Robert Bensh: Europe has argued that Gazprom manipulates prices for political gain and the European Commission is set to release the results of a two-year investigation this month, which is expected to demonstrate substantial evidence that Gazprom is breaking European laws. After that report is released, the EC could take action relatively quickly with up to10 billion euros in fines, which Gazprom cannot afford. Again, the Bulgaria question will figure prominently in his debate.
James Stafford: How does Russia take advantage of the divisions within the EU?
Robert Bensh: The problem within the EU is that Western European countries have more supply opportunities, while Central and Eastern Europe are stuck with Russia. There is no common policy among the EU countries, so there can be no unified front to take on Russia in the energy sphere. Russia takes full advantage of this bifurcation. While talking of interdependence and dialogue, Russia has insisted on providing demand guarantees for the producers and sharing responsibilities and risks among energy supplier's consumers and transit states. Russia's actions have not backed up its visions for a new global energy security due to the state policy of not budging from monopolizing gas production or oil and gas pipeline transportation. Europeans are wholly energy dependent on Russia.
Russia conducts geo-economic warfare on Europe. Russia's vast oil and gas resources and strategic geographic positioning has translated into increased influence in global energy markets and political clout in its relations with the numerous states that remain more or less dependent on Russian energy. Lawsuits and rulings from the European Commission will prove to be well intended, yet ultimately failed efforts to control Russia's policy aims driven by control of energy supply and transportation. Here is where efforts to reduce dependence by one client state will have a concomitant benefit for other client state consumers. The European Union lacks a coherent, unified energy strategy and policy towards Russia. Russia thus wisely triangulates client states and the EU to achieve their policy goals either through cheaper supply or infrastructural development.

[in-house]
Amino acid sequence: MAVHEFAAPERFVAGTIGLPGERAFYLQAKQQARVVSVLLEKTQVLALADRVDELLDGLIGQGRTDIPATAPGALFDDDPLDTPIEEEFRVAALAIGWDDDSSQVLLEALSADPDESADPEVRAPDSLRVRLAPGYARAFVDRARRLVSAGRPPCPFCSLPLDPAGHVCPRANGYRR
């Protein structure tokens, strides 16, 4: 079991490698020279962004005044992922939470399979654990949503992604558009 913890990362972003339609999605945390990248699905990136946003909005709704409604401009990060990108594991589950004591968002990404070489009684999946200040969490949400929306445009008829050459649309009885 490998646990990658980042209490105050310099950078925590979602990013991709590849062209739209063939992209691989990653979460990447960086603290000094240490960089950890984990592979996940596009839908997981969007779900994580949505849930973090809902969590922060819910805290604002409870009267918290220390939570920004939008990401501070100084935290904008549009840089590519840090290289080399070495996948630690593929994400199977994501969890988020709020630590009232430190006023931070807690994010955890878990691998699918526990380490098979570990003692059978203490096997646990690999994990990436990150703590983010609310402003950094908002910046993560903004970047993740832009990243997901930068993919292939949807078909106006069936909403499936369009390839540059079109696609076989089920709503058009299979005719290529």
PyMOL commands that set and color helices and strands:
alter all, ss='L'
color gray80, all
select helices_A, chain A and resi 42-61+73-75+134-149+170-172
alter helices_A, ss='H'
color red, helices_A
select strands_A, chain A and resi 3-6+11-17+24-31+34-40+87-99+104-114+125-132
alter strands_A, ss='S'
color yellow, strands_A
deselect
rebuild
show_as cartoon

James Stafford: Will other countries in the region follow the example of Lithuania and Poland—both of which are aggressively pursuing alternatives to Russian piped gas?
Robert Bensh: Some, yes, out of necessity. The wisest ones, of course, will develop what they can internally of their own resources in an effort to reduce or possibly even remove the need for Russian oil and gas.
James Stafford: Where in Europe is there the potential to actually develop domestic resources to reduce Russian dependence?
Robert Bensh: Ukraine has the potential to do so. Poland, potentially, as well. Other countries, the Baltics in particular, will have a much harder time reducing dependence through internal resource development. For this reason, the development of LNG and additional transportation routes to the region are vital strategically to reduce the dependence on Russian energy.
James Stafford: How should we perceive Lithuania's recent success in negotiating down gas prices with Gazprom?
Robert Bensh: The country has very earnestly pursued LNG and is close to signing a supply deal with Norway's Statoil. This, in turn, has forced Russia into price concessions for fear of losing market share. But for now, it's a luxury that the poorer members of the EU in Central and Eastern Europe cannot afford, economically or politically.